FDA Updates Drug Warnings
In regulatory news, the FDA has issued labeling changes—a boxed warning—for Droxia (hydroxyurea). The boxed warning alerts physicians and patients of the possibility of severe myelosuppression with the use of hydroxyurea, with a recommendation to monitor patient blood counts at baseline and throughout treatment.1 The recommendation is to reduce the medication dose and/or stop treatment, as needed. Additionally, patients should be advised to use sun protection while using hydroxyurea and monitor patients for potential malignancies, because the agent is carcinogenic.
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Late-Onset Neutropenia Following Rituximab Treatments
A recent study has evaluated the incidence and severity of late-onset neutropenia (LON) following treatment with rituximab (RTX) for patients with rheumatoid arthritis (RA) and other autoimmune diseases (OAIDs).2 Investigators worked with more than 2,500 patients of whom 1,975 were treated for RA, and all were part of the Autoimmunity and Rituximab (AIR) registry of the French Society of Rheumatology and the Club Rhumatismes et Inflammations. A neutrophil count was requested at inclusion in the registry and at each follow-up visit (three months, six months, then every six months and/or any time treatment changed). Patients were included in the evaluation if they had at least one follow-up.
Neutropenia was defined by an absolute neutrophil count (ANC) of <1,500/mm3. Late-onset RTX-related neutropenia was defined as an ANC of ≤1.5 x 109/L starting at four weeks after completion of RTX therapy until 12 months following the last RTX infusion. LON has mainly been reported following RTX treatment for lymphoma, with sparse data in RA and OAIDs patients.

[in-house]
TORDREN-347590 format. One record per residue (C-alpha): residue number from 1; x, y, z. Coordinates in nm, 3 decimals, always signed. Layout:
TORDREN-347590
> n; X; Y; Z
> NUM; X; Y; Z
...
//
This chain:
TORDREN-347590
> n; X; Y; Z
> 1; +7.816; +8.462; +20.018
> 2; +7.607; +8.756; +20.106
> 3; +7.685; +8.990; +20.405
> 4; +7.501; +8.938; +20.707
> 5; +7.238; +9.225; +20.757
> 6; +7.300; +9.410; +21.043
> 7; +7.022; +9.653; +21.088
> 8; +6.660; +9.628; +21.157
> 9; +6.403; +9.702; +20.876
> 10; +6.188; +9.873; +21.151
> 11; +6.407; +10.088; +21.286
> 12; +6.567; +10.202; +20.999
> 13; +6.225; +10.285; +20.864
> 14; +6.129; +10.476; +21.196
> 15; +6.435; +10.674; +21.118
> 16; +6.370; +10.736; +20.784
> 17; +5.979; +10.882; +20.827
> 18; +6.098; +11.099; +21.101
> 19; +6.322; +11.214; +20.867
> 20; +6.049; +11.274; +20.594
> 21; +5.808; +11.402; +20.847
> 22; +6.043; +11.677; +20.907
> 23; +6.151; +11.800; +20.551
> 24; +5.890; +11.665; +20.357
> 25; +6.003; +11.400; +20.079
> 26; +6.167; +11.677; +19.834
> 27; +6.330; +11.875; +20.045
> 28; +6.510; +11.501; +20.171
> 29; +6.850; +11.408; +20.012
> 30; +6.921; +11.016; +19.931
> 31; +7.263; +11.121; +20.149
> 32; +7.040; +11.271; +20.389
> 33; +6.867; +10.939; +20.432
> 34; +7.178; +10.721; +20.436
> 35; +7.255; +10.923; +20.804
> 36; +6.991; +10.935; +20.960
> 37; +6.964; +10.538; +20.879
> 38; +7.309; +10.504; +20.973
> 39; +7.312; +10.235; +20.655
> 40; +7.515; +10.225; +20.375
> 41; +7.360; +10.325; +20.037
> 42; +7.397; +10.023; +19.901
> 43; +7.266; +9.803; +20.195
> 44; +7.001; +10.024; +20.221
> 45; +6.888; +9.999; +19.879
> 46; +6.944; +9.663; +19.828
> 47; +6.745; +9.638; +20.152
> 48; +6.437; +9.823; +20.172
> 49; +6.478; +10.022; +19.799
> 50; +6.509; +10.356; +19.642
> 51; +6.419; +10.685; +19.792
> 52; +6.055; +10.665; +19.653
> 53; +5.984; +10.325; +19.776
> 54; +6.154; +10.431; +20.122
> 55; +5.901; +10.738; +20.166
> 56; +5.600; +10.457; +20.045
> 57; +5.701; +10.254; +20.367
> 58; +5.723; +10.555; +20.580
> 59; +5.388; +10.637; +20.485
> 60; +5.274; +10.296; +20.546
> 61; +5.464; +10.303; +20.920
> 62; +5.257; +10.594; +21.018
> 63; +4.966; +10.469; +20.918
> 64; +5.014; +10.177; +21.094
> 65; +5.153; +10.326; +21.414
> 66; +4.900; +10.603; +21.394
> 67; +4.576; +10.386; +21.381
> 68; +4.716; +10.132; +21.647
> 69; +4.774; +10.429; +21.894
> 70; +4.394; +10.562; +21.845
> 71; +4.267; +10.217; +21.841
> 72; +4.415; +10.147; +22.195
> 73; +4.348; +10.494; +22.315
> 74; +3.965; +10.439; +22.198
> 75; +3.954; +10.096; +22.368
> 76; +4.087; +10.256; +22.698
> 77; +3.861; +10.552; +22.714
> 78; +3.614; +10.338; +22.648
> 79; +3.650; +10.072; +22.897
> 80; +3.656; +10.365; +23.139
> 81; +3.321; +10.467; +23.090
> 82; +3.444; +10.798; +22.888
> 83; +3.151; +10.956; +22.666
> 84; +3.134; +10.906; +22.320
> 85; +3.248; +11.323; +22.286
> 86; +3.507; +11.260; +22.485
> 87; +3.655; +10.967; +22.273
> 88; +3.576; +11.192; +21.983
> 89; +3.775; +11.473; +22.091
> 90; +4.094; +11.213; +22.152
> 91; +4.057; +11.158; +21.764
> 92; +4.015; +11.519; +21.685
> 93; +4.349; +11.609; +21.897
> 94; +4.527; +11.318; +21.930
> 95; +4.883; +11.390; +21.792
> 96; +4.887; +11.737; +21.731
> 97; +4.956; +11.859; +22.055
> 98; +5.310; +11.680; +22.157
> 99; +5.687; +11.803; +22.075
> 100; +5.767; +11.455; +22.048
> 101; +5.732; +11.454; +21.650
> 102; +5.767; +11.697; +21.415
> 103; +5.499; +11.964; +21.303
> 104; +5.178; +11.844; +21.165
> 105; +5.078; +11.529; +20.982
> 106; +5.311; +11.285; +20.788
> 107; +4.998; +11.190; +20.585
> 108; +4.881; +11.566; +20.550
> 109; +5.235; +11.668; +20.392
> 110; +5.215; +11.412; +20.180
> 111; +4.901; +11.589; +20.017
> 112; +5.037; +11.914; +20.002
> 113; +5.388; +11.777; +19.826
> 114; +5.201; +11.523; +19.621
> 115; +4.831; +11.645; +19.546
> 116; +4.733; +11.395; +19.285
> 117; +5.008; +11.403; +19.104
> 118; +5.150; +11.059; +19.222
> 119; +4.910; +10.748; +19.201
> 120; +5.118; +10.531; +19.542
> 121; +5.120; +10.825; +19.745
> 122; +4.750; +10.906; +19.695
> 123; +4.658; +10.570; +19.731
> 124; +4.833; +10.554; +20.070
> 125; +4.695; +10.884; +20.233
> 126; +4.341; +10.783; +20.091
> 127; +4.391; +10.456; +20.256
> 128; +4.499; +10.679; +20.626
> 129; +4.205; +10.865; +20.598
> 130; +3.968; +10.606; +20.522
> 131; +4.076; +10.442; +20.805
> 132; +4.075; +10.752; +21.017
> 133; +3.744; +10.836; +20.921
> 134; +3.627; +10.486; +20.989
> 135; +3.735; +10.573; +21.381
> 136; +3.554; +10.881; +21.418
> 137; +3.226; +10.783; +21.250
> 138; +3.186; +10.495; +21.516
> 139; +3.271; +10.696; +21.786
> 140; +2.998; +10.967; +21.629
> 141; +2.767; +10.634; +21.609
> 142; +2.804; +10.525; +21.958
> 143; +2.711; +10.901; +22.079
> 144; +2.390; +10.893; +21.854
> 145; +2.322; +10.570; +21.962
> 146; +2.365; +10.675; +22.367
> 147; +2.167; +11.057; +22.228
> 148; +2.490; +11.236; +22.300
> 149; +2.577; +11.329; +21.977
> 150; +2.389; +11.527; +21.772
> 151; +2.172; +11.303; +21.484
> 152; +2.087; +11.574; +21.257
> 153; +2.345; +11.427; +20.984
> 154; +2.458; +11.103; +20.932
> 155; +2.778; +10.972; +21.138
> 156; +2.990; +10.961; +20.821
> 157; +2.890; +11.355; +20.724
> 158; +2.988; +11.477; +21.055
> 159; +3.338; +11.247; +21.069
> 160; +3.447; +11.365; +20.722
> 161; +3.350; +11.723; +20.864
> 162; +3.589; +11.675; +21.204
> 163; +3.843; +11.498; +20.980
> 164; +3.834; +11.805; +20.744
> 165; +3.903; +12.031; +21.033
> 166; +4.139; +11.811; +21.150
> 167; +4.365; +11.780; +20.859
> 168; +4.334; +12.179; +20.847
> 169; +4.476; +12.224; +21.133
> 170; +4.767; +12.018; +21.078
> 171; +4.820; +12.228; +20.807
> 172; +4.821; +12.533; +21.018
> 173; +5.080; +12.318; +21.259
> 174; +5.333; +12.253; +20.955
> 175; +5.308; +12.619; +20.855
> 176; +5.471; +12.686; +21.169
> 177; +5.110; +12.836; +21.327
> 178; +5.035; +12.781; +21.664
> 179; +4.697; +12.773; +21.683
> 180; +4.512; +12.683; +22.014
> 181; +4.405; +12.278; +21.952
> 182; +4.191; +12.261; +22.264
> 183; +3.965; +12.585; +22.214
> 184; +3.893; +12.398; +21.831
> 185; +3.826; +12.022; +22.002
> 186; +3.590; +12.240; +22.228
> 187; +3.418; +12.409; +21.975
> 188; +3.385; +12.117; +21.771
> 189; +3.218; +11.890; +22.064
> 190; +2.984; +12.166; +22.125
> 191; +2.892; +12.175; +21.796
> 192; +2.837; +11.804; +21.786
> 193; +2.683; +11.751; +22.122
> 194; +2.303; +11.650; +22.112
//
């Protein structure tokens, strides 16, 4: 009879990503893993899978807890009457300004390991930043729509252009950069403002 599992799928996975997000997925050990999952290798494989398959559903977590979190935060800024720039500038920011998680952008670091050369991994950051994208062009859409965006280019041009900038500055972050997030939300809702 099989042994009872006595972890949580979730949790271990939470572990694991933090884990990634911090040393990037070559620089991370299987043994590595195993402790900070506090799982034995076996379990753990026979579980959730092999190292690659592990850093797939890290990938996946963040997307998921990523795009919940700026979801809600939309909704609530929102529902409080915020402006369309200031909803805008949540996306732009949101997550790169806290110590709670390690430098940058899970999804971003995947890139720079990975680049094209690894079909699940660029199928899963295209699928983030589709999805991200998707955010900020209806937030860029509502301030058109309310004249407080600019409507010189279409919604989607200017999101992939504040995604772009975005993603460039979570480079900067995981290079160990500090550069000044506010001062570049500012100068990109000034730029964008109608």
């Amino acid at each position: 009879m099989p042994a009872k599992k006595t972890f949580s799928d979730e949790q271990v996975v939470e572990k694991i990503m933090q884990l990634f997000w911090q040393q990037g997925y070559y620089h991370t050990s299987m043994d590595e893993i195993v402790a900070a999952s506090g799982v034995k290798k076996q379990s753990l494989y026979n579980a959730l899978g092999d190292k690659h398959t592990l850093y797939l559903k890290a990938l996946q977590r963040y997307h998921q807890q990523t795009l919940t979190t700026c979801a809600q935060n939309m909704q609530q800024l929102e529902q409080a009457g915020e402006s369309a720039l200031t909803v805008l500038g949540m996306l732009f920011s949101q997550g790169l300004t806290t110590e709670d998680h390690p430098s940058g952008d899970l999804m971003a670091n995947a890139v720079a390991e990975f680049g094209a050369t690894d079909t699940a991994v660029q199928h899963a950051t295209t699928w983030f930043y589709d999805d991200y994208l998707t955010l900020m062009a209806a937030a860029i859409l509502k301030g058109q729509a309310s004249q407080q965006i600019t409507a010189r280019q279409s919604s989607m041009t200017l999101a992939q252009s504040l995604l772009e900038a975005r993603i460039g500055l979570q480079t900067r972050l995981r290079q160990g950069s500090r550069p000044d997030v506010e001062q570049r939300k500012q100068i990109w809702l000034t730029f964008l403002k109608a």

Follow-up data were collected every six months for up to seven years. Median follow-up for OAIDs patients was 17.4 months (ranging 5.6–29.1; 987 patient-years) and for RA patients it was 24.2 months (ranging 14.7–35.3; 4,179 patient-years). Neutropenia was reported in 85 patients (48 RA and 37 OAIDs). Forty-five patients were excluded due to the presence of neutropenia prior to RTX therapy.
Neutropenia occurred after a median period of 4.5 months (ranging 3–6.5 months), following the last RTX infusion in the RA patients and five months (ranging 3–6.5 months) in OAIDs patients. One RA patient had neutrophils <500/mm3, seven RA patients had neutrophils between 500 and 1,000/mm3, and 17 RA patients had neutrophils between 1,000 and 1,500/mm3. The OAID patients who developed LON were: seven patients with systemic lupus erythematosus, seven patients with vasculitis and one patient with myositis.
Nineteen patients who developed neutropenia after RTX treatment were retreated with RTX. Of those 19, three developed neutropenia again. No patients developed infections or needed growth factor treatment. In the RA patients who developed LON, no baseline risk factors were identified, except age and female gender. LON in RA occurred, but cases were relatively mild. The authors recommend monitoring blood counts following each cycle of RTX.